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Why Authentic Content Is Key to Combining Your Ministry’s Mission with Sales

Does your ministry run a store of sorts, selling products or even services? Perhaps you sell Christian-based books or host conferences. 

It’s fairly common for organizations like yours to have this type of commerce branch. And, of course, you want to bring traffic to your website to encourage purchases or attract new constituents.

But how?

The answer is through content. Write excellent, helpful content that authentically supports your mission and dovetails with your paid offering. The sales will follow.

The Basic Benefits of Selling Goods or Services for Ministries 

Not every ministry needs a sales arm to be successful—far from it. But if you’re reading this article, you’ve likely quelled the internal struggle between pursuing your mission and building a sustainable business and come to the conclusion that selling a product or service is right for you. 

We want to empower you to take it a step further and actually realize its benefits. 

When done effectively, growing your sales puts your ministry on more solid footing and makes it more robust. You can stress less about getting enough donations quarter to quarter. In turn, you can focus on what brought you into business in the first place—spreading your mission. 

For Ministries, Content Is the Answer to Selling with a Conscience  

There’s a right and a wrong way to merge your mission with sales. If you focus solely on sales, your mission will get lost in the marketing. And inundating site visitors with sales messaging stands to alienate them. 

That’s where the right content comes in to combine spreading your mission with growing your sales. Specifically, zeroing in on content that is real, valuable, and relevant—and finding ways to incorporate products or services into that content after the fact—is the best way to maintain fidelity to your ministry’s mission. While simultaneously building the business side of your online presence. Let’s delve into exactly why content is the way to do just that.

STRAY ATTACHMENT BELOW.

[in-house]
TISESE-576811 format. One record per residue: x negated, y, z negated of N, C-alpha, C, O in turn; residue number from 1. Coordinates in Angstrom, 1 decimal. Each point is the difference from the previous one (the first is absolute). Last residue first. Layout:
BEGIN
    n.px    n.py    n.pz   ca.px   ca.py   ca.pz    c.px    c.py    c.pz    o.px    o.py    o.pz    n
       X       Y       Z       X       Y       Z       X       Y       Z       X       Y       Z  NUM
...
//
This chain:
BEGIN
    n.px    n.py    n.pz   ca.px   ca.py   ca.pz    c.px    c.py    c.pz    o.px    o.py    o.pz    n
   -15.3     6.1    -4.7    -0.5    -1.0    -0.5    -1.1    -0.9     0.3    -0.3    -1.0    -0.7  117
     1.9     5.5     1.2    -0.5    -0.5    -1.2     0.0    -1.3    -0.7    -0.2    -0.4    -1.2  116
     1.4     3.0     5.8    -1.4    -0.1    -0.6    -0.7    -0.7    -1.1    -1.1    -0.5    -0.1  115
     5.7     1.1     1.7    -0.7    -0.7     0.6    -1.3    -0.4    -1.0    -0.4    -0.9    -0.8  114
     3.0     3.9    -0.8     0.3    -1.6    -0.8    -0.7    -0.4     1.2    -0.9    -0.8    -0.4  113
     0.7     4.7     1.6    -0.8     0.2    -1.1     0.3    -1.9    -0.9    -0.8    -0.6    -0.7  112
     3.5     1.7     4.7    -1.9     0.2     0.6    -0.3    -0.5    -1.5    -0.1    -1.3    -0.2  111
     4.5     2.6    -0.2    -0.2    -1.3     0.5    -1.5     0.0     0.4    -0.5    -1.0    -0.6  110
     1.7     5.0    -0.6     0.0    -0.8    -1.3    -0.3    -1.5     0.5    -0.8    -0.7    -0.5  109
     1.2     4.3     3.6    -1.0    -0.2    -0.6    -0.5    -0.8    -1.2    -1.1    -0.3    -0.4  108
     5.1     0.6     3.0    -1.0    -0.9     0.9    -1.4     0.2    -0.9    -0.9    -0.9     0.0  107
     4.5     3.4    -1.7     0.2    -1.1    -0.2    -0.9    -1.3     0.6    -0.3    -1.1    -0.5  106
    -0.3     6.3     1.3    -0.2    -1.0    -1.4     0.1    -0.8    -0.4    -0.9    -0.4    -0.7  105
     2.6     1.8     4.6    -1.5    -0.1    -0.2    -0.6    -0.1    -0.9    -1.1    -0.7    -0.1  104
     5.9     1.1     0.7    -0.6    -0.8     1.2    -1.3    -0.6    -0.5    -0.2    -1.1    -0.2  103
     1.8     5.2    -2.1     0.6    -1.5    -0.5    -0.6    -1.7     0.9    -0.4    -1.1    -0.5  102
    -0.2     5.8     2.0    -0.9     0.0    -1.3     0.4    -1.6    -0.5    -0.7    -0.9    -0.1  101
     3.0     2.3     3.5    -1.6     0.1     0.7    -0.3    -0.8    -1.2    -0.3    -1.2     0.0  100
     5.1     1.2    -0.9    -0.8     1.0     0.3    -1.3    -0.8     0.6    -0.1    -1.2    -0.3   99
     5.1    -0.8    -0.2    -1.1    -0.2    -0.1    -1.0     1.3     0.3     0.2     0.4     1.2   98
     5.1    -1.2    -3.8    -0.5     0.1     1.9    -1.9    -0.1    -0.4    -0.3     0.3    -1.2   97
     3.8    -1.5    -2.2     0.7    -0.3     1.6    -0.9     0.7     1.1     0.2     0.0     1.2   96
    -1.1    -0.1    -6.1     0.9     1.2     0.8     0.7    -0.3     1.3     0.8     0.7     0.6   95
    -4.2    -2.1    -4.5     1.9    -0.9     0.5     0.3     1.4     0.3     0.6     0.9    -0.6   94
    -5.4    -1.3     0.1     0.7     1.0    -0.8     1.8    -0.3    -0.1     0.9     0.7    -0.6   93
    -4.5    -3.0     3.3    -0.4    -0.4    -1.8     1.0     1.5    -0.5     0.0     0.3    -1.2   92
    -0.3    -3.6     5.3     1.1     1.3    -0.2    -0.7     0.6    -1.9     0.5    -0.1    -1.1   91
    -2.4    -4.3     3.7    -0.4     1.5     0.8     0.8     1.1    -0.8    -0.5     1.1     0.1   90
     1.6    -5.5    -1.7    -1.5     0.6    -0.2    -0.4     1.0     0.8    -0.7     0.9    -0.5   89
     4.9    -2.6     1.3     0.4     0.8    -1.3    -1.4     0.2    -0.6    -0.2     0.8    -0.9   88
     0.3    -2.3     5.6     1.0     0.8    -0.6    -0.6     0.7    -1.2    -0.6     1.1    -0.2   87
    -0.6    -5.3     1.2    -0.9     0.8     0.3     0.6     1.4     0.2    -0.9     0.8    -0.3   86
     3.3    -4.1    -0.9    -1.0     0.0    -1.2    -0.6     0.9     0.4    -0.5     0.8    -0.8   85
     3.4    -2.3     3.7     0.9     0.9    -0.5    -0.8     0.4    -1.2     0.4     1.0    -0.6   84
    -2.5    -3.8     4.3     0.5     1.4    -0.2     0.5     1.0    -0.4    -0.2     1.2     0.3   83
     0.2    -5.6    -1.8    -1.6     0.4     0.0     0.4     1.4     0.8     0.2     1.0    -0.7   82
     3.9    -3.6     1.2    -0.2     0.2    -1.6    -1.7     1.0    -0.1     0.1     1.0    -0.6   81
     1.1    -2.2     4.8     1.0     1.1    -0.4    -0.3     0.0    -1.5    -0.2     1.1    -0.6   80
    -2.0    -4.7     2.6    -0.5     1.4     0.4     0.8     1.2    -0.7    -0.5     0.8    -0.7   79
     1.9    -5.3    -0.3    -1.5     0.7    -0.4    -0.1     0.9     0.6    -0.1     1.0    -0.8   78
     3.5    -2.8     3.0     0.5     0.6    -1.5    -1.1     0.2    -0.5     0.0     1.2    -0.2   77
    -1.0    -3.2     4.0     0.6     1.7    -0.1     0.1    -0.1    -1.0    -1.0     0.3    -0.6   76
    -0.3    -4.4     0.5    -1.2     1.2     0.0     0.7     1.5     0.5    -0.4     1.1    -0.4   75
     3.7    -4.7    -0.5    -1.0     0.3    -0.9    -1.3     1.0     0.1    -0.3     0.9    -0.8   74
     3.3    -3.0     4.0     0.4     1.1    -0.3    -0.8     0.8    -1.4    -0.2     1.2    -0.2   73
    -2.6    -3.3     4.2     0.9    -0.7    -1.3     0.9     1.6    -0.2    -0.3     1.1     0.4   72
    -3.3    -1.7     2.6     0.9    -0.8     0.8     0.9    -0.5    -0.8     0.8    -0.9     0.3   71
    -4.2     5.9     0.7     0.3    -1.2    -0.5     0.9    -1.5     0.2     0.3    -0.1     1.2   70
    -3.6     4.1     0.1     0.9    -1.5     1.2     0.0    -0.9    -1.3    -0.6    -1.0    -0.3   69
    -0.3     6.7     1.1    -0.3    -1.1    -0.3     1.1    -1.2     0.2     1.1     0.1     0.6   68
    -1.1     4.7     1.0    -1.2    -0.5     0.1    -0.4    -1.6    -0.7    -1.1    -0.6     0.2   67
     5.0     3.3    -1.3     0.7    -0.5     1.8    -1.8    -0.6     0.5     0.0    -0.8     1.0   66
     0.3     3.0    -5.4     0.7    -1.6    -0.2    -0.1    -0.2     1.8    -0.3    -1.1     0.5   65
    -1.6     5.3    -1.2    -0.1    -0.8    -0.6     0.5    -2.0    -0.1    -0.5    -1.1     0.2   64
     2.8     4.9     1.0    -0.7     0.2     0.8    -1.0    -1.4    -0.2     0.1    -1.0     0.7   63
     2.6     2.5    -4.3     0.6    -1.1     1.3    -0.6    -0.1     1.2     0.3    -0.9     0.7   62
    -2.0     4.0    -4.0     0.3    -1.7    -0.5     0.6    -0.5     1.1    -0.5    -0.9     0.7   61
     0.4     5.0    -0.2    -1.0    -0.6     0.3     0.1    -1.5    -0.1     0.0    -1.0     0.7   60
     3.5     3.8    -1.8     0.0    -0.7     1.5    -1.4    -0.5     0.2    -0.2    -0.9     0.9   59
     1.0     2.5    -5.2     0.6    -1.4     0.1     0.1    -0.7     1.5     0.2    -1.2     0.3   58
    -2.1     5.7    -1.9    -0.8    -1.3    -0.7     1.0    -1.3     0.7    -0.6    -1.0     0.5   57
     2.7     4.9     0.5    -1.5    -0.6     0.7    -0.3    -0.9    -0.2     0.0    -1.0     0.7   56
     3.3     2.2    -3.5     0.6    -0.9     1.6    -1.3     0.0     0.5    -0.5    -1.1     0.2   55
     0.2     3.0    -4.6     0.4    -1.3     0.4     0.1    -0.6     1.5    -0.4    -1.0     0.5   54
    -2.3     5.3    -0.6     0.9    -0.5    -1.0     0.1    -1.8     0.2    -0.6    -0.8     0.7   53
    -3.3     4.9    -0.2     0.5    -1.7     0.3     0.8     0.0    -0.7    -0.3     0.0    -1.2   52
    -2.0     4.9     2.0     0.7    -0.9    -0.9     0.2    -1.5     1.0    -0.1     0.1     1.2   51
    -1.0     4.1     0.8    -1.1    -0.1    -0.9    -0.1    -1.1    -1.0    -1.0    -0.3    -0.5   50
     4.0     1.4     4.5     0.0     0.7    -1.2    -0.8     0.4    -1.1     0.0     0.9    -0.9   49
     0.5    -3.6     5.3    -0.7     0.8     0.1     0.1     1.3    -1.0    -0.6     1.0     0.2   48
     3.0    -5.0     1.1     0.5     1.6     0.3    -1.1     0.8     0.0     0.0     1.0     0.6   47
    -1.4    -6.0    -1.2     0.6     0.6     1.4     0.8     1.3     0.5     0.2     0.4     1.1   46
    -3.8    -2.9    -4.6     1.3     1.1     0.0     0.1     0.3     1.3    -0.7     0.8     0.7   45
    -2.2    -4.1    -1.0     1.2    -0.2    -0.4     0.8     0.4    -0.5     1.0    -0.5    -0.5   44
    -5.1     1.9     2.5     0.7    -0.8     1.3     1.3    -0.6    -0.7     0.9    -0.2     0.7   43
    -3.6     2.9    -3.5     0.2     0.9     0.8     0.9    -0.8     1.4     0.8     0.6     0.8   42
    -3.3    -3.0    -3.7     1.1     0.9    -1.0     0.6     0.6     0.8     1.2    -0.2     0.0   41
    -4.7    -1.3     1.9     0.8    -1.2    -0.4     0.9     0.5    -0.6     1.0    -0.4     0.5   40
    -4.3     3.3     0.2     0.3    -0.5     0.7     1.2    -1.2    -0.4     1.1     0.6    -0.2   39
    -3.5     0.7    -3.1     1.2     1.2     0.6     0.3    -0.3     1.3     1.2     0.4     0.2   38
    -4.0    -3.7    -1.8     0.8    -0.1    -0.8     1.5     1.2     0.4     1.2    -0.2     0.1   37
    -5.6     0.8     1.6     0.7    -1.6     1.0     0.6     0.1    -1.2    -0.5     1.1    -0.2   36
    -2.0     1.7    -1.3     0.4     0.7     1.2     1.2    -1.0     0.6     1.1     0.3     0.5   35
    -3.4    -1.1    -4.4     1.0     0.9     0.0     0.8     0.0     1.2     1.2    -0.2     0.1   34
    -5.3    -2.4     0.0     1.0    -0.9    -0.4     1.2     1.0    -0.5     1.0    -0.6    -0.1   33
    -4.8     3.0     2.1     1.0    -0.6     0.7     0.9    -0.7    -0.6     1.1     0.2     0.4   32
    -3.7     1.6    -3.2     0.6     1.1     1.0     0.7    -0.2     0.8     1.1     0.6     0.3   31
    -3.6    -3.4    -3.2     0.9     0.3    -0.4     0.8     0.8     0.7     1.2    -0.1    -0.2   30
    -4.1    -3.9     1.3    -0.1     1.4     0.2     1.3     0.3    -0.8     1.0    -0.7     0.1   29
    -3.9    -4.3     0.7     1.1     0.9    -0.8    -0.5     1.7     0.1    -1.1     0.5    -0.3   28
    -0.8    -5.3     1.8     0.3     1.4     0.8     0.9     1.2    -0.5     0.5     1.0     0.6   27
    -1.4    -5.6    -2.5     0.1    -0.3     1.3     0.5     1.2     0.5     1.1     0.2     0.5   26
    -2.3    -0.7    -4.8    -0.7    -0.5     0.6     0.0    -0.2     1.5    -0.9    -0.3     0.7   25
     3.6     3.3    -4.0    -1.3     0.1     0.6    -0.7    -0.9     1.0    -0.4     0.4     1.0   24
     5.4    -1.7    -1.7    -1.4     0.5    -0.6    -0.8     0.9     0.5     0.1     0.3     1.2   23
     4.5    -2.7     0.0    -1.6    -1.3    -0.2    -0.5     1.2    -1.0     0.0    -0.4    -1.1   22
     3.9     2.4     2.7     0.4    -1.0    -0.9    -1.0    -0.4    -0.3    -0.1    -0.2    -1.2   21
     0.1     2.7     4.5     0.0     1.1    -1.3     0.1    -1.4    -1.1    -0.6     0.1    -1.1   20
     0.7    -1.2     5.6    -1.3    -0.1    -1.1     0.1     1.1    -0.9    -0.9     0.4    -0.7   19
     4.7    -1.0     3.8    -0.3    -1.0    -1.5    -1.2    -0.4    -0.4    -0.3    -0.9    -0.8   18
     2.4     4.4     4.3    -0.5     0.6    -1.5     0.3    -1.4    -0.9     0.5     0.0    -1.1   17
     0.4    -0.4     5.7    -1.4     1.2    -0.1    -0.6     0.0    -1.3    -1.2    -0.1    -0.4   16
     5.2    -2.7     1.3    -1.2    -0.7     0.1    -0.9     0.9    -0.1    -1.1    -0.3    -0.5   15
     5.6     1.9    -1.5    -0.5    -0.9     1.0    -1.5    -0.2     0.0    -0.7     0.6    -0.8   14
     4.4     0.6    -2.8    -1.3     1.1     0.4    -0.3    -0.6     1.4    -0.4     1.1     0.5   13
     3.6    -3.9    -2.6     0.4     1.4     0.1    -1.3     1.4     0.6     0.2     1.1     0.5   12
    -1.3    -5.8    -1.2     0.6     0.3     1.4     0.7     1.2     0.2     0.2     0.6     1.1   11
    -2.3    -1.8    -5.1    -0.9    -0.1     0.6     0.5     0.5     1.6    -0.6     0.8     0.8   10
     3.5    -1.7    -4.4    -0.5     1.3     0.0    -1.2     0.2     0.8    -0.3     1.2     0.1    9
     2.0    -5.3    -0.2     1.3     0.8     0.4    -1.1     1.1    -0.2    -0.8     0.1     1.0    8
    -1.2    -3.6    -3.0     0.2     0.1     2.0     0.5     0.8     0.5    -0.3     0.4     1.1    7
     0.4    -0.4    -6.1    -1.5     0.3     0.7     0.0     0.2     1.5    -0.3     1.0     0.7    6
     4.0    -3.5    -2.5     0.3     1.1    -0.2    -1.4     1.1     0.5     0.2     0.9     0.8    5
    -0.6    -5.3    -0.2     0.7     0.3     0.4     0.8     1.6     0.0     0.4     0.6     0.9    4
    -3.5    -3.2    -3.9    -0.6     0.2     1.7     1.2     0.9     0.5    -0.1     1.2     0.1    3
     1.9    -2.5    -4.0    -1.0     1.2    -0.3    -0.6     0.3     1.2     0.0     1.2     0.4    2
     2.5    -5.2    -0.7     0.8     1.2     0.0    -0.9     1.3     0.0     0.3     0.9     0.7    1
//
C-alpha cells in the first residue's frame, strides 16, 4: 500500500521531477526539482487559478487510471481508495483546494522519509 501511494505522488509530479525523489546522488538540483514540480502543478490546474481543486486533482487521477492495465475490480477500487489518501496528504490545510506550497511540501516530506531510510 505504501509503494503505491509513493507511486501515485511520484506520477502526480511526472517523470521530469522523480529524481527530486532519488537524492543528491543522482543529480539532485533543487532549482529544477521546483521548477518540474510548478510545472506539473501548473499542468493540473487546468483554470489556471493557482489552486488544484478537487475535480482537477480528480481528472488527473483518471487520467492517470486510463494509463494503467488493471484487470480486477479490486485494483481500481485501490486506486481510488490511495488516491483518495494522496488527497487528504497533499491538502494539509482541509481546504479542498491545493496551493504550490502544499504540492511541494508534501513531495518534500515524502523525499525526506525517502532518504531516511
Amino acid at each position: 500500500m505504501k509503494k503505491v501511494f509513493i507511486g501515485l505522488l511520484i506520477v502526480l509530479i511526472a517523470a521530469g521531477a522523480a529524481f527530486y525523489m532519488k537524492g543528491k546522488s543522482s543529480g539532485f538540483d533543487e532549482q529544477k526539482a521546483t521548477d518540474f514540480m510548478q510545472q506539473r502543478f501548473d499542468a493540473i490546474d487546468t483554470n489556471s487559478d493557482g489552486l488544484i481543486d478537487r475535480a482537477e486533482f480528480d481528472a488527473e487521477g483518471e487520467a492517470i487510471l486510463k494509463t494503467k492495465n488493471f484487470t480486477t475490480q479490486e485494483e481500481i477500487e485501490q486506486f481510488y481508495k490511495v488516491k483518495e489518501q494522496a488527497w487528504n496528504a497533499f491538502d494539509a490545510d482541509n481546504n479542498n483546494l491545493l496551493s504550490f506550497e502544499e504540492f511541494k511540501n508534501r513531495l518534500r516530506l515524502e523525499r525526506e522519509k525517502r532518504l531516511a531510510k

Content Delivers Your Mission to More Readers 

Content is king. A cliche saying, but true nonetheless. The right content can deliver on your ministry’s goals in two main ways:

  1. Good content feeds good SEO, which drives website traffic and therefore sales. 
  2. Content has a unique ability to tell your ministry’s story, connecting with your audience and, again, driving sales. 

Let’s dive deeper into each to ensure your content delivers both your mission and offerings to your audience.

Quality Content Boosts SEO and Attracts New Users

Search engines have long been sophisticated enough to detect when you’re attempting to game the system. Keyword-stuffed content, for example, doesn’t get you any SEO equity. Worse, you might actually be penalized for it. Quality content, on the other hand, can help you rank higher on search engines. 

Your human readers can tell when your content is legitimately good, too. When you write useful content your constituents care about, they’ll become loyal readers. What’s more, SEO and organic traffic work in tandem. If your search engine rank goes up, readers are more likely to find your content. And if your organic traffic goes up, so does your SEO equity.